President Washington:  “I strongly concurred with Mr. Adams on this issue and said the following at my commencement speech.”  ‘There is an opinion, that parties in free countries are useful checks upon the administration of the Government, and serve to keep alive the spirit of Liberty. This within certain limits is probably true; and in Governments of a Monarchical cast, Patriotism may look with indulgence, if not with favor, upon the spirit of party. But in those of the popular character, in Governments purely elective, it is a spirit not to be encouraged. From their natural tendency, it is certain there will always be enough of that spirit for every salutary purpose.’

John P.“I have one more question for the panel today before we open it up to the audience.  All of you have endorsed the importance of knowledge and education for a free society.  What do you think of the state of education in America today and what would you recommend we do about improving it?”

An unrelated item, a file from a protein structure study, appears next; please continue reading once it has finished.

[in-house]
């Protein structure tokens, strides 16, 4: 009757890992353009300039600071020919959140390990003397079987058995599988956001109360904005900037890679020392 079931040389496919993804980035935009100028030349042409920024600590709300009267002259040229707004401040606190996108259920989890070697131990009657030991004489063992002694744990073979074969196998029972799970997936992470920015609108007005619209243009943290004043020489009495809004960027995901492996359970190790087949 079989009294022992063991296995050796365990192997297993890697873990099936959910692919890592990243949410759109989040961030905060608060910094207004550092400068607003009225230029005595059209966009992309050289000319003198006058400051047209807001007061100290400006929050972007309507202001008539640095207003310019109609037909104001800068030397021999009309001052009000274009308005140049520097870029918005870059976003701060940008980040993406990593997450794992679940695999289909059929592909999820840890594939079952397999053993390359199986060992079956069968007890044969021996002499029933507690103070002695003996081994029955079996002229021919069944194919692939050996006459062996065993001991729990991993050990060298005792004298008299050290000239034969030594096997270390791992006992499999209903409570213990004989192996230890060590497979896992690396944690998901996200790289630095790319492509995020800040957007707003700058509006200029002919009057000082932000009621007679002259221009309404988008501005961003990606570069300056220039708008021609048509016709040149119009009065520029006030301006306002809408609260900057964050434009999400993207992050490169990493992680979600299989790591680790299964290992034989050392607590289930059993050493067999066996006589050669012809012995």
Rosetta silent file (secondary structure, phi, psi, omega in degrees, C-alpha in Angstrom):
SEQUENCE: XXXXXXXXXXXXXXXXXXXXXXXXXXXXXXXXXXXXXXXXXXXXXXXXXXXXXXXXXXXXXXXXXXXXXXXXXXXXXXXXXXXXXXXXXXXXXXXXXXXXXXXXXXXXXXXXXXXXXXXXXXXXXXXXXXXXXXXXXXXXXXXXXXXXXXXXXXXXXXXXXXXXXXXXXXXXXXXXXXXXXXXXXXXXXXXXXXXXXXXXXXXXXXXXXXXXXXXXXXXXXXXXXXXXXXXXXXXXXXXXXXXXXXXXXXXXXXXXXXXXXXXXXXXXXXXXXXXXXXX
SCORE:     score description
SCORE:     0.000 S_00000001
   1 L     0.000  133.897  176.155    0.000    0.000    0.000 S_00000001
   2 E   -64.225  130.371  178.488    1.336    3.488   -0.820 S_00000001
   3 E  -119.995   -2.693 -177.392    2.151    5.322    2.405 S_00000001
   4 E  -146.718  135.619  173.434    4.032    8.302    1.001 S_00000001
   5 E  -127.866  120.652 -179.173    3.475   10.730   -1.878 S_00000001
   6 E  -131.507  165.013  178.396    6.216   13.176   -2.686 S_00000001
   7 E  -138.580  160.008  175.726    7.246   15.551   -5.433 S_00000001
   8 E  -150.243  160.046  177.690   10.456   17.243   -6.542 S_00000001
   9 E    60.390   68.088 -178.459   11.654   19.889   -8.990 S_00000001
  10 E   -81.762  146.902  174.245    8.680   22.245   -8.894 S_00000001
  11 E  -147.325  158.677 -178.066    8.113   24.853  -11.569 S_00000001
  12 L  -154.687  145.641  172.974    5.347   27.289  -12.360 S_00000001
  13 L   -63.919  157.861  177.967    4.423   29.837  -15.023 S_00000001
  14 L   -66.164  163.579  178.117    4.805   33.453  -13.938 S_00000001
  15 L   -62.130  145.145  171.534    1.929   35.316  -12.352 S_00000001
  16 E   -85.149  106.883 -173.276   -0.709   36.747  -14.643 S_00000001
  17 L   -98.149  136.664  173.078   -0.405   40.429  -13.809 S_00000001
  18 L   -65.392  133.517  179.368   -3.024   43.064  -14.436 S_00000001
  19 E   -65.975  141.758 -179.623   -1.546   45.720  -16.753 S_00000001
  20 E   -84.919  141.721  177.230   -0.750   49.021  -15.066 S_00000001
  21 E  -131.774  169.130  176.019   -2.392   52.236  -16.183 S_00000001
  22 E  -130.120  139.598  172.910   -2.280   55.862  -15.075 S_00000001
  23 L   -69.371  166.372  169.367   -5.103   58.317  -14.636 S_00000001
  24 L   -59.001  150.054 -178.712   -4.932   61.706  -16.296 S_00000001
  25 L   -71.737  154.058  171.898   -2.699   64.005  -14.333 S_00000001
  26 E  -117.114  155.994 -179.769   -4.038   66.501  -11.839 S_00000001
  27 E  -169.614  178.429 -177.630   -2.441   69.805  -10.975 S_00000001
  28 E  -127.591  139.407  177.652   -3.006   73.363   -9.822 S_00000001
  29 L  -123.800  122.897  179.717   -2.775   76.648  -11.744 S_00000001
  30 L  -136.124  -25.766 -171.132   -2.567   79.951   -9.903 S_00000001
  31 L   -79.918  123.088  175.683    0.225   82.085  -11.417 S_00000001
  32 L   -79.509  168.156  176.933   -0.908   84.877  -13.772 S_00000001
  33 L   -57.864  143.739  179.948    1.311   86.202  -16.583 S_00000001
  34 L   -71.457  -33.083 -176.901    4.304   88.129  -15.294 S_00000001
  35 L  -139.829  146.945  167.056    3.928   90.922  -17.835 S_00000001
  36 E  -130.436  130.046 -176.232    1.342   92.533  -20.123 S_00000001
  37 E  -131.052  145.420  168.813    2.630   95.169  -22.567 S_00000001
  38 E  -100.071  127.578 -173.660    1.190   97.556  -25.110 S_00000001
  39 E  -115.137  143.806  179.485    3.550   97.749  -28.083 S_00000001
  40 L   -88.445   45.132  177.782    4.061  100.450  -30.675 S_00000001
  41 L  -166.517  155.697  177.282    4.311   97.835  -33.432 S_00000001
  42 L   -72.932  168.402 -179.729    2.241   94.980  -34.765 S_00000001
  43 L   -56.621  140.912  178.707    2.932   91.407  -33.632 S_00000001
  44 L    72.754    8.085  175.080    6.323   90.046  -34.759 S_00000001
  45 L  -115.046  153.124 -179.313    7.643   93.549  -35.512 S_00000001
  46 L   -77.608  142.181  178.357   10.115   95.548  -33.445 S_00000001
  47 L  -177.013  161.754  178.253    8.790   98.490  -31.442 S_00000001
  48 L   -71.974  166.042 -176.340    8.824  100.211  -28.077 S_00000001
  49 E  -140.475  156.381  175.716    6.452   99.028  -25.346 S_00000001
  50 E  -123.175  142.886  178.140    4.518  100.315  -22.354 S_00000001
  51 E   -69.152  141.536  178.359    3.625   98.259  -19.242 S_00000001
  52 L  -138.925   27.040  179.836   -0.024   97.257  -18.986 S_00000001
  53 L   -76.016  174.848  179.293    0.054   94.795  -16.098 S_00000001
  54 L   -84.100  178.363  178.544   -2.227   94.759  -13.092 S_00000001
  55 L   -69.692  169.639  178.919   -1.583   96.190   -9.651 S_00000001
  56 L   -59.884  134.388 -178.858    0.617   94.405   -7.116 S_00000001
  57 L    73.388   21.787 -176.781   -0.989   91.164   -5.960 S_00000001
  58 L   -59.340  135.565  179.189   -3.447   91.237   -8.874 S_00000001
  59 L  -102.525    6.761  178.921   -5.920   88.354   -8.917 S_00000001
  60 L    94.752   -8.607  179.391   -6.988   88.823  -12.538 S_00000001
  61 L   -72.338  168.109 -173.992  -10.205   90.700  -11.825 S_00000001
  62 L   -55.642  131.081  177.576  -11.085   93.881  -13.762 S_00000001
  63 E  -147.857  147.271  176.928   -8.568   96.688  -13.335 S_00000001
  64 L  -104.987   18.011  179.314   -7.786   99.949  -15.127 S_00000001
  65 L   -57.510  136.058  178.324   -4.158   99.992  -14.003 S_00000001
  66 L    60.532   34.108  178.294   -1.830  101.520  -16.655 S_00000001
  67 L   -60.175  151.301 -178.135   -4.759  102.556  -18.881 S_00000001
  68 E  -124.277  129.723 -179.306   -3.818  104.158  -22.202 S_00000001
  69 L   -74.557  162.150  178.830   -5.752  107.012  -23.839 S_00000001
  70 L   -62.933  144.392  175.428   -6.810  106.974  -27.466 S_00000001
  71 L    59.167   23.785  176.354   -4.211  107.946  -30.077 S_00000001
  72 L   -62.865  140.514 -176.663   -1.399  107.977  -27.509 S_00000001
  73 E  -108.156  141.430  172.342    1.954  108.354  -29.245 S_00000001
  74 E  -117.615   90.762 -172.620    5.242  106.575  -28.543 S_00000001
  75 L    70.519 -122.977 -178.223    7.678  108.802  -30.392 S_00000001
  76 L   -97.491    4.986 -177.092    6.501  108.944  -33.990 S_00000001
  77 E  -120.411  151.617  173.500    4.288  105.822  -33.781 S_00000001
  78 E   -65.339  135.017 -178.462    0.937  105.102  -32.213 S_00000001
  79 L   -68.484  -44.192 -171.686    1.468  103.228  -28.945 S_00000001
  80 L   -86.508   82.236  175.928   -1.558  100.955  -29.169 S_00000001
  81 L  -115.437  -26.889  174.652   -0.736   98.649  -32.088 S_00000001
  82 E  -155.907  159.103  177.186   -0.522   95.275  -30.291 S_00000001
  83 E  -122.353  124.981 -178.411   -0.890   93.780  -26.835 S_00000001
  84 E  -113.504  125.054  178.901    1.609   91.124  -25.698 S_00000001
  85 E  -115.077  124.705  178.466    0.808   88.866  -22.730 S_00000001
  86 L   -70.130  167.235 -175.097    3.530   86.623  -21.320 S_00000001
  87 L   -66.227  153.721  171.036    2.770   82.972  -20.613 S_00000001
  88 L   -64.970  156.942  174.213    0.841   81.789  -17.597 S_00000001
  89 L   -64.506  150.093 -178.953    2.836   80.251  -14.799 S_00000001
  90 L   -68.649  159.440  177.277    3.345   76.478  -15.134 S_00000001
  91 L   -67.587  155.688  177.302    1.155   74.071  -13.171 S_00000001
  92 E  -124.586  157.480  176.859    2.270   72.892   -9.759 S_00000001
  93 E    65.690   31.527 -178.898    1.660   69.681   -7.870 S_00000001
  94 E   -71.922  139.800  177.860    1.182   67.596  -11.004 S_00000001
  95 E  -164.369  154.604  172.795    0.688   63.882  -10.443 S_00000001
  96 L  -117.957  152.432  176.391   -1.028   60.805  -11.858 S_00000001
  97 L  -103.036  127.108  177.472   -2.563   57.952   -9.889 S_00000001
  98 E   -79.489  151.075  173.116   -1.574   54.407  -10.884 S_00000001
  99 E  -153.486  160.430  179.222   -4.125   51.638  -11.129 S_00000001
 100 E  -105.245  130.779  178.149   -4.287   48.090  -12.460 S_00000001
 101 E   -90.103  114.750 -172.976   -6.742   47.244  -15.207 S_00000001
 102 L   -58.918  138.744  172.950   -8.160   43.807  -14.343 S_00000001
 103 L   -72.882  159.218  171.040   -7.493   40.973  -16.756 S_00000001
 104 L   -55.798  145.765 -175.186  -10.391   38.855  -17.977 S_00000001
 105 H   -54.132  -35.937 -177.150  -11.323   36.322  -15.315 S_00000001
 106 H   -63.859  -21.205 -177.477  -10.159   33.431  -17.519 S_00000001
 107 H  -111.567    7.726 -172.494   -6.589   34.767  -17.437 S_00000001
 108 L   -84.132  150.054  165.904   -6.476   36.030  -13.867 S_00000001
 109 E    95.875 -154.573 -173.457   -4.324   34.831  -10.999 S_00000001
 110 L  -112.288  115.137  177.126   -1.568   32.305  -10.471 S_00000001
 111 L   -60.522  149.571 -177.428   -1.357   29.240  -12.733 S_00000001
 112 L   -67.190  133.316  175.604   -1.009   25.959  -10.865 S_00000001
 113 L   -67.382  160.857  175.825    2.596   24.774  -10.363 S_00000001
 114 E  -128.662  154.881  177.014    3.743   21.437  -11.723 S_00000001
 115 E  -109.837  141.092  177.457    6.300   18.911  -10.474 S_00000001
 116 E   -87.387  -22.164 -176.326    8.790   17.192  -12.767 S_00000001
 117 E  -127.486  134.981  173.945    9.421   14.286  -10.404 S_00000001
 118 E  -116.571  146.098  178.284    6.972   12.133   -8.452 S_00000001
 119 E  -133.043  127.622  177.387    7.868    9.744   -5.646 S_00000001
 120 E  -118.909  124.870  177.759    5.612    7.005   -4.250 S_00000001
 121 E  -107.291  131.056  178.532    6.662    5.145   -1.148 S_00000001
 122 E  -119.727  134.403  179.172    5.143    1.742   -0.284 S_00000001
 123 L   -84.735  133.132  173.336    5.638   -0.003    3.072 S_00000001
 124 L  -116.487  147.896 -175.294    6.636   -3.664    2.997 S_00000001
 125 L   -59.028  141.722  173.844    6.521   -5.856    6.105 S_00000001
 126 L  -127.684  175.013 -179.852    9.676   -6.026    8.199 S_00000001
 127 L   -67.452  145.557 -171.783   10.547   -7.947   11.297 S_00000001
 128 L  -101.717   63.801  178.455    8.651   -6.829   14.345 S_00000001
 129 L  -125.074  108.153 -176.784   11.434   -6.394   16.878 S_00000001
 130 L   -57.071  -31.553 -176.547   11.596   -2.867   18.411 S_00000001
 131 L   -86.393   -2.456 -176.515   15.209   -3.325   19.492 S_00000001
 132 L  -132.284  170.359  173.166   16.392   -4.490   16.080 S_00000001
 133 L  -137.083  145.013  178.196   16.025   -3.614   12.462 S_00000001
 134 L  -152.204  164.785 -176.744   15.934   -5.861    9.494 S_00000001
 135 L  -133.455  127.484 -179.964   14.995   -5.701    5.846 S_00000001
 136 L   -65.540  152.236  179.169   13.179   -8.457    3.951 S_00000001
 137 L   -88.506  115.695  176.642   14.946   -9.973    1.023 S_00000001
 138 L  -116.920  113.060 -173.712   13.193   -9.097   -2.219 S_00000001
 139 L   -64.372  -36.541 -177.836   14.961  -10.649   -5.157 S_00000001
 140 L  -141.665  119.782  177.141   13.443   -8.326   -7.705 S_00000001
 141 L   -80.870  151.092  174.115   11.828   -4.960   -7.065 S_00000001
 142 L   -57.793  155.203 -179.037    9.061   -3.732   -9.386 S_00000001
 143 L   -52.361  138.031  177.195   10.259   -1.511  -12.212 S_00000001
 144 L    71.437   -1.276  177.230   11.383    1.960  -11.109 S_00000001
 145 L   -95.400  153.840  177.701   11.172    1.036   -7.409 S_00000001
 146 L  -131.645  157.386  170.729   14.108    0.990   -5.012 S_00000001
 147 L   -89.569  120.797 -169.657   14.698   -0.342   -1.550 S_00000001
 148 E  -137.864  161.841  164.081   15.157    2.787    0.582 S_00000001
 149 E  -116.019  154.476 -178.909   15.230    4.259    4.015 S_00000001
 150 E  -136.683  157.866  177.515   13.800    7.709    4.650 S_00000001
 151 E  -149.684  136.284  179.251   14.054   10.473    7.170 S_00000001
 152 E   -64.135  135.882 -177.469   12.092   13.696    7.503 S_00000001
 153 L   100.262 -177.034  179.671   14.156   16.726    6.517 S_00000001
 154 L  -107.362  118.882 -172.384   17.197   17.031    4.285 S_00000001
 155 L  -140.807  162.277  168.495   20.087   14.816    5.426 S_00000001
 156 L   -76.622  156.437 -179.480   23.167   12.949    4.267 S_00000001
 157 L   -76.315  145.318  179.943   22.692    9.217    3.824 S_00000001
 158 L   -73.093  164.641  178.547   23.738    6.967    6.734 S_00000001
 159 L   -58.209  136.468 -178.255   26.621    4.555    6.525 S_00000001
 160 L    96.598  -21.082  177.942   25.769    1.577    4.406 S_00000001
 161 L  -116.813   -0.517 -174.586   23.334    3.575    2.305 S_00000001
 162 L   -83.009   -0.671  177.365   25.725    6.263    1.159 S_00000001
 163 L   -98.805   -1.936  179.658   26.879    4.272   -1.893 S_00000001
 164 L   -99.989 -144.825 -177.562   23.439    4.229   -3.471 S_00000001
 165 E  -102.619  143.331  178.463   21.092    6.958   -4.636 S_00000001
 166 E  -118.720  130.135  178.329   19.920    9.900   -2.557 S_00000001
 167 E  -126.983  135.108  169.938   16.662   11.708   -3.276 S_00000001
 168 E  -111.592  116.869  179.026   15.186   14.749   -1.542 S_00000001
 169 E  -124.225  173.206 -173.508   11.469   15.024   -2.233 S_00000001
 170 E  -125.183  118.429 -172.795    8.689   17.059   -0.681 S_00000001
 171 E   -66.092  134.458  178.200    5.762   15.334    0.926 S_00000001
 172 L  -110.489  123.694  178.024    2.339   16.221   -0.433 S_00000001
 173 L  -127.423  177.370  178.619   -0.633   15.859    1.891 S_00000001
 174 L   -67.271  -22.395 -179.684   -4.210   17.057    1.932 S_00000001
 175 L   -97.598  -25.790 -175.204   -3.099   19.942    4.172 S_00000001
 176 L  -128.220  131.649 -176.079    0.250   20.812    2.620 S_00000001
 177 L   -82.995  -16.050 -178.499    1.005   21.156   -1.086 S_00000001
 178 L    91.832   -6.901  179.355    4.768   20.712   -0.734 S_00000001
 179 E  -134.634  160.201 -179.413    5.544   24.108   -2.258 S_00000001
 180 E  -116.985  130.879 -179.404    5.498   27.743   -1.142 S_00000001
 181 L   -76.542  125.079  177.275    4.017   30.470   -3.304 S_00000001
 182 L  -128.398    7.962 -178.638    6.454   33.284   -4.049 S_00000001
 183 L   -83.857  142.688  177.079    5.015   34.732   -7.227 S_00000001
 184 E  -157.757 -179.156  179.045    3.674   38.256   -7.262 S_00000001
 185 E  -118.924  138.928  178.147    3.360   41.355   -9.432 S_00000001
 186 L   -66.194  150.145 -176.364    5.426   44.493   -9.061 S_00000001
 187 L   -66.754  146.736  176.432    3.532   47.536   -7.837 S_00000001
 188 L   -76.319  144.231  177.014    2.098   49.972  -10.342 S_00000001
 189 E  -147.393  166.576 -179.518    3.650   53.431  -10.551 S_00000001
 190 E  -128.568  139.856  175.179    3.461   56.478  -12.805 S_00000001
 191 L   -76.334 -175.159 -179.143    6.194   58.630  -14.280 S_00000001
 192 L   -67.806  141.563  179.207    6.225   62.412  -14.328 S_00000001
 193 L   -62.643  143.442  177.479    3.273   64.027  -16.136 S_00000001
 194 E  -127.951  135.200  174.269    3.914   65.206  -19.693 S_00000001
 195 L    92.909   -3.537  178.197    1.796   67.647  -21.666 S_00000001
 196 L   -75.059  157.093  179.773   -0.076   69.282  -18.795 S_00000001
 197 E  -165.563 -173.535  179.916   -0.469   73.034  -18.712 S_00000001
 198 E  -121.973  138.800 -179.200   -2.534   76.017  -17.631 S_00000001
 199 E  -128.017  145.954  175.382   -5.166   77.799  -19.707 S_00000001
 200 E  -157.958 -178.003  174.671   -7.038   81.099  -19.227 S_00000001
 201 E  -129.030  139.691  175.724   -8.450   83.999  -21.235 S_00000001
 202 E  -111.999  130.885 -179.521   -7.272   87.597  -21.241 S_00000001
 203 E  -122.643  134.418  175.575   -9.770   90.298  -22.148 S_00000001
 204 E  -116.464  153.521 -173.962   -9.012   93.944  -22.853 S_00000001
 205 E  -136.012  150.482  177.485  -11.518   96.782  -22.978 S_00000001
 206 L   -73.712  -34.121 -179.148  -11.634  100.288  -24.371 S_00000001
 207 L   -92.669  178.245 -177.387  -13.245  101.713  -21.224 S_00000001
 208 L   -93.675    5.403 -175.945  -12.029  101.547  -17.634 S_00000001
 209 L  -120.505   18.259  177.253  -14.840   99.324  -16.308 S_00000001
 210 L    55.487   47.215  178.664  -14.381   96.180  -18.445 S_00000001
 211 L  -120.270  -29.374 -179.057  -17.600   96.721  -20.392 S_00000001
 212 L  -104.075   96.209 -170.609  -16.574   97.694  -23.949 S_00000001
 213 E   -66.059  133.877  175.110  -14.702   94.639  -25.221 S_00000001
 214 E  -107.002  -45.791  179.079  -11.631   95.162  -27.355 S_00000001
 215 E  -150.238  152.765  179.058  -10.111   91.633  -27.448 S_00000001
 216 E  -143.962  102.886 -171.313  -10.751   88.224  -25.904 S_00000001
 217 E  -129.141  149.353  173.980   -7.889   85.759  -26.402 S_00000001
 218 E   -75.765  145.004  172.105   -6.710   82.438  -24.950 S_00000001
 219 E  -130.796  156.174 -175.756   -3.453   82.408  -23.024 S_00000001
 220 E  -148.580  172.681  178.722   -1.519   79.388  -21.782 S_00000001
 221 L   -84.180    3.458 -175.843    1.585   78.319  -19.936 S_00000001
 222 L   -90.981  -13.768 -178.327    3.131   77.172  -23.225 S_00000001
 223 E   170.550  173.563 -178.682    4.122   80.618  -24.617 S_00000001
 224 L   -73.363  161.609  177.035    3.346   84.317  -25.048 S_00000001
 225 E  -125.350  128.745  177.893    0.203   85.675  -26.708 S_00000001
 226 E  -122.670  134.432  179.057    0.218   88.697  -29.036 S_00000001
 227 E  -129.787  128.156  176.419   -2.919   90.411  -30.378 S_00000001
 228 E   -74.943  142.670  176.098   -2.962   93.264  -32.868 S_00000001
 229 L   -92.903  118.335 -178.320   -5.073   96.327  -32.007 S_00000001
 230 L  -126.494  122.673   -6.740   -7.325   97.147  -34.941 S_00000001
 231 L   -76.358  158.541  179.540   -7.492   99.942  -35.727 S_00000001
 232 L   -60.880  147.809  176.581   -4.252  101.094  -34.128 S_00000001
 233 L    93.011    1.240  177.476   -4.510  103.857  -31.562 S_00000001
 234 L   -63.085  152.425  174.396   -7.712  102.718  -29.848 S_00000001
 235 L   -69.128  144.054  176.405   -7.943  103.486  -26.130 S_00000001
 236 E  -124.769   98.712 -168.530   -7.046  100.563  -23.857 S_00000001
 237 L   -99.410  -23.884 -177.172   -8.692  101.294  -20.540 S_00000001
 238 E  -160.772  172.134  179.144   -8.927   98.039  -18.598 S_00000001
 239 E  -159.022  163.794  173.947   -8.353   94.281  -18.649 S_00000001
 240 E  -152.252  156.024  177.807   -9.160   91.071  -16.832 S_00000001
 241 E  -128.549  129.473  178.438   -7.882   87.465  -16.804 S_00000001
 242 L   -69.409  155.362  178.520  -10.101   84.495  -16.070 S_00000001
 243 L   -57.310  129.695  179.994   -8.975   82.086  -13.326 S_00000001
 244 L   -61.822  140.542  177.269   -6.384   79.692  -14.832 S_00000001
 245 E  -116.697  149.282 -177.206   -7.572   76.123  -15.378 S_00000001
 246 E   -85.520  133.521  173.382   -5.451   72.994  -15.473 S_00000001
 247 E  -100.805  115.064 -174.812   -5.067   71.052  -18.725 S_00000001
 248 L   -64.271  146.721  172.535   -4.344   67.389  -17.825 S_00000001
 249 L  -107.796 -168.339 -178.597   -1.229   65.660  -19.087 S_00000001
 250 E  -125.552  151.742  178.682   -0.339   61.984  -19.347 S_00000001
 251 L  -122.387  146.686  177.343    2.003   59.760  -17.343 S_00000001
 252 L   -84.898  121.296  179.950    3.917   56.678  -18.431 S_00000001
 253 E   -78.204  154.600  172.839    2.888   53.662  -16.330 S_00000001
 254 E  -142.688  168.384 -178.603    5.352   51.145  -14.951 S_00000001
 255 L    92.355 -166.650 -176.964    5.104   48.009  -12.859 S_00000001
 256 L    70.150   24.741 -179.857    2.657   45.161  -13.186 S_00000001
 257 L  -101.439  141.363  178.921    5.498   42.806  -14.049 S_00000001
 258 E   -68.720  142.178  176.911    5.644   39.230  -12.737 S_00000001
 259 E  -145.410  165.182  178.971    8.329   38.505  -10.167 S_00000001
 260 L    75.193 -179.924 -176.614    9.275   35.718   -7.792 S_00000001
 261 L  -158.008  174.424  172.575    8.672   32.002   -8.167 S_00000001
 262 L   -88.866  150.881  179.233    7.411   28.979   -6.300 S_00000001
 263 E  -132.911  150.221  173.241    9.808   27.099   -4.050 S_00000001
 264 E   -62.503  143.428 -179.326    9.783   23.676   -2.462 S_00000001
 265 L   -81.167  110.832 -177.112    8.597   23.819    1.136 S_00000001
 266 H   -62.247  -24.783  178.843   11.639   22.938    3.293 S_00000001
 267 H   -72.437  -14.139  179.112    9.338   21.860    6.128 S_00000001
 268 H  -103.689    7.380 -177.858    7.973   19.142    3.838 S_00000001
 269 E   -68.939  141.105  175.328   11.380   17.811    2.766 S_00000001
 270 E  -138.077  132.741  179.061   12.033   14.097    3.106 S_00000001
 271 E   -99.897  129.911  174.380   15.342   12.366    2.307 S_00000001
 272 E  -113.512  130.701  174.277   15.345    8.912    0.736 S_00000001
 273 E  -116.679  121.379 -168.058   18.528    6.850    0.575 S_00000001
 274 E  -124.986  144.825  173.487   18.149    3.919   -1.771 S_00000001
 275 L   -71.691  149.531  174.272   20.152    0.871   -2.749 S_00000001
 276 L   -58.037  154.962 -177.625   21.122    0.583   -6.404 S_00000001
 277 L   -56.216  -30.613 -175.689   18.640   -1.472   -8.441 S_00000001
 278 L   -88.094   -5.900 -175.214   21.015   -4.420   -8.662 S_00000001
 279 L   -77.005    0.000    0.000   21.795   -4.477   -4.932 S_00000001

President Jefferson:  “I do not see that your education system today is fostering the open minded ability to critique and question the important issues that you must address. I have said that ‘The legitimate powers of government extend to such acts only as are injurious to others. It does me no injury for my neighbor to say there are twenty gods or no god. It neither picks my pocket nor breaks my leg.’  However, your politicians seem bent on politicizing issues of marriage, race, religion and many other private matters that are not the province of government.”

President Adams:  “I believe: ‘There are two educations. One should teach us how to make a living and the other how to live.’  Your education system today has seemed to forgotten this important point.  One can be smart and intelligent but that is only one kind of knowledge.  The role of education and the role of a school are not the same thing.  When I was president there was a great deal more illiteracy and ignorance than there is today. However, your education system has not evolved with the times.  It now seems unable to either show people how to make a living or how to live.  I would suggest you revisit Socrates and Plato and ask how they would teach today.”